Much to the delight of conservationists
artificially bred estuarine crocodile babies have emerged out of their
eggshells in Bhitarkanika National Park.
The fledgling crocs emerged from the
shells sans mothers. The sight of baby crocs breaking out of eggshells and
their act of loitering aimlessly around the enclosure of the breeding centre
was a visual treat to watch, said forest officials.
It may be recalled here that
crocodile hatchlings had broken out of their eggshells in the wild earlier this
month to make their way to water-bodies in and around the Bhitarkanika national
The emergence of baby crocs from the nests
both in captivity and in the wild has marked the culmination of annual breeding
and nesting season of these endangered reptiles.
This year, the forest officials had
sighted a record number of 80 nesting sites of the estuarine crocodiles in the
nullahs, creeks and rivulets of Bhitarkanika river system.
A female crocodile lay about 50-60 eggs in
a nest. In the crocodile rearing and breeding center at Dangamala in the
national park, we had preserved 48 eggs from the wild to hatch these
artificially, said Divisional Forest Officer, Rajnagar Mangrove (wildlife)
Forest Division, Bimal Prasanna Acharya.
In some cases the mother crocodile assists
her babies in hatching, by gently taking eggs into her mouth and cracking them
with her teeth. The mother also guards her offspring for some time after
hatching, often allowing them to climb onto her body and head. Nevertheless,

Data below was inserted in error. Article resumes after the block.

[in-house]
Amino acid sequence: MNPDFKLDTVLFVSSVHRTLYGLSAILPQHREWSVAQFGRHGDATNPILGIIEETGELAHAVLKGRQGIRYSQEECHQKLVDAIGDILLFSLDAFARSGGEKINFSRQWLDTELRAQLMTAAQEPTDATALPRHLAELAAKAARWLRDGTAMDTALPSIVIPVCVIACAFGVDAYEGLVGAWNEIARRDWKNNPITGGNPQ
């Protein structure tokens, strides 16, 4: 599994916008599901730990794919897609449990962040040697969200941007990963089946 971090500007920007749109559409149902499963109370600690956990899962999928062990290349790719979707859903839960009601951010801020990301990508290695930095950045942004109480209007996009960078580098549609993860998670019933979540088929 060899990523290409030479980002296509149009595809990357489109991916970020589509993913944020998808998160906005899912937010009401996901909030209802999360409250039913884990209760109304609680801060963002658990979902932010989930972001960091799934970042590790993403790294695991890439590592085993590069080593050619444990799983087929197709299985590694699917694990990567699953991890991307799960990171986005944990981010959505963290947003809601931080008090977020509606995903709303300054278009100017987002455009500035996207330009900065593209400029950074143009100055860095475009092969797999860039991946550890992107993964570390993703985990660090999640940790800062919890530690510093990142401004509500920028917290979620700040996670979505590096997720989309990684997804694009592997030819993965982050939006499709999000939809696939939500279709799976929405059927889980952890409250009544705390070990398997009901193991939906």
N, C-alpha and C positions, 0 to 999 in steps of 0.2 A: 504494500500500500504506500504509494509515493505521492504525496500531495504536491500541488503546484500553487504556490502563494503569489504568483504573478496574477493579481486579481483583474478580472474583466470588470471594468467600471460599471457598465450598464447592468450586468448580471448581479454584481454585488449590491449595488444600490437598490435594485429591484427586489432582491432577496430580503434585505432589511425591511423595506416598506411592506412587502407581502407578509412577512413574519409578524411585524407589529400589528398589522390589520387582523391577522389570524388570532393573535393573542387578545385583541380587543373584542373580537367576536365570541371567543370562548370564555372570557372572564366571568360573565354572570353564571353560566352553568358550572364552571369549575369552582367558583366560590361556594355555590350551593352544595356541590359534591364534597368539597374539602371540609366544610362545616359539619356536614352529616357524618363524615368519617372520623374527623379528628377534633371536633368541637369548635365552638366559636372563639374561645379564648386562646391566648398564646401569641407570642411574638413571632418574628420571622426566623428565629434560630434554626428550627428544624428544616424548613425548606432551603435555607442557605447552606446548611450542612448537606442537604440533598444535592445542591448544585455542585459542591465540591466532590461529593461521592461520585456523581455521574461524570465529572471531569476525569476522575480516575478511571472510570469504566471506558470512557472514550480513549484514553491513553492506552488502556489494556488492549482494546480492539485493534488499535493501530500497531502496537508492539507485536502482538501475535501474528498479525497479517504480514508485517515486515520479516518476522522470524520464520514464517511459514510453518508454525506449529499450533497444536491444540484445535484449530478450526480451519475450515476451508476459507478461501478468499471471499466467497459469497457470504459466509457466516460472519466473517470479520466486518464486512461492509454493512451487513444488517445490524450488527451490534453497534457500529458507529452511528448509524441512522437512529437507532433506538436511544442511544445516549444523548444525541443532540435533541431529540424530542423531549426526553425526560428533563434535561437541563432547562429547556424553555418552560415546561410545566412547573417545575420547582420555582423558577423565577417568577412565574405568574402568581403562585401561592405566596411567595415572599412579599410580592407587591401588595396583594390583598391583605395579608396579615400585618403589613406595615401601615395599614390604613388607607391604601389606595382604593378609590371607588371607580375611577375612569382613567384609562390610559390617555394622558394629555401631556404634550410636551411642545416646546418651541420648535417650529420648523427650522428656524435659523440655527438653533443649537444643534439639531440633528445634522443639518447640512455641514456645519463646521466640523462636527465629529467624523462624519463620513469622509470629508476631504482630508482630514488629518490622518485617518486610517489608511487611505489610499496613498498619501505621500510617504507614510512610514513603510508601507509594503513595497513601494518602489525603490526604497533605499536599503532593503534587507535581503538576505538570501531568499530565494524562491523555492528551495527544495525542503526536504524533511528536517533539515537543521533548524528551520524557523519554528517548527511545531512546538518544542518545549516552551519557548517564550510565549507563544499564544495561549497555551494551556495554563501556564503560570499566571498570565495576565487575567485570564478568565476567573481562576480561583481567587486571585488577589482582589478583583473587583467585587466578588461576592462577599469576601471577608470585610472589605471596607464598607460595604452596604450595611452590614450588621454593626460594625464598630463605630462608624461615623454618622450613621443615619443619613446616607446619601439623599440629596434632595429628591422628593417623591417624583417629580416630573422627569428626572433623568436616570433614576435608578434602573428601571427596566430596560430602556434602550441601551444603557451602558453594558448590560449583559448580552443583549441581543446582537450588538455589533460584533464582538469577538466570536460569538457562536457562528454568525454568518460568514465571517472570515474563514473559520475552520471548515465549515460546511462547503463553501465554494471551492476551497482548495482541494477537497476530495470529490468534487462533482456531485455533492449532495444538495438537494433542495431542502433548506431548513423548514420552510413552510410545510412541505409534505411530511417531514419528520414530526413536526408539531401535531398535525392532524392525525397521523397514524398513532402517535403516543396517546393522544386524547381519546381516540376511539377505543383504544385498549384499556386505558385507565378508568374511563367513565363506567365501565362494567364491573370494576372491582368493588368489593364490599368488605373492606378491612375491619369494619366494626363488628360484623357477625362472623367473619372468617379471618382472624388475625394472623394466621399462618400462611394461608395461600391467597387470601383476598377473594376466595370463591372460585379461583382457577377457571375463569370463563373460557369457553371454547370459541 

baby crocodiles are vulnerable to being eaten by many predators, and this is a
high-risk stage of the life cycle, added the forest officer.
“Out of five hundred baby crocodiles, only
one crocodile reaches adulthood” , said Dr Sudhakar Kar the noted
crocodile expert and former senior research officer of
forest and wildlife department of the state
The nests are usually prepared by the
mangrove twigs,leaves, mud etc. nests are usually made in areas on a high
ground which will not be inundated during the highest high tide of flood waters
during the rainy season and where it can get direct sunlight, added Dr Kar.
The forest officials had imposed a three
month long ban on the entry of anybody in the National Park during the nesting
period of the reptiles as the mother crocodiles need tranquil environment
during their mating period from 1st May to 31st, July, said the forest officer.
The rear and release of these hatched reptiles
has been going on since 1975, funded by the United National Development
Programme and Food and Agriculture Organization (FAO). The conservation project
undertaken in Bhitarkanika tasted success while a similar UNDP-funded 'gharial
croc' conservation project launched simultaneously in Angul district’s
Tikarpada Sanctuary was a failure.
Thanks to the success of the project, the
crocodile population has increased from 96 in 1974 year to 1682 so
far. Adequate conservation measures by the state forest department have led to
a systematic rise in the number of these reptiles over the years, claimed
Bhitarkanika is also home to a 23-foot
long salt-water crocodile in Bhitarkanika, which figures in the Guinness Book
on World Record as the largest crocodile in the world.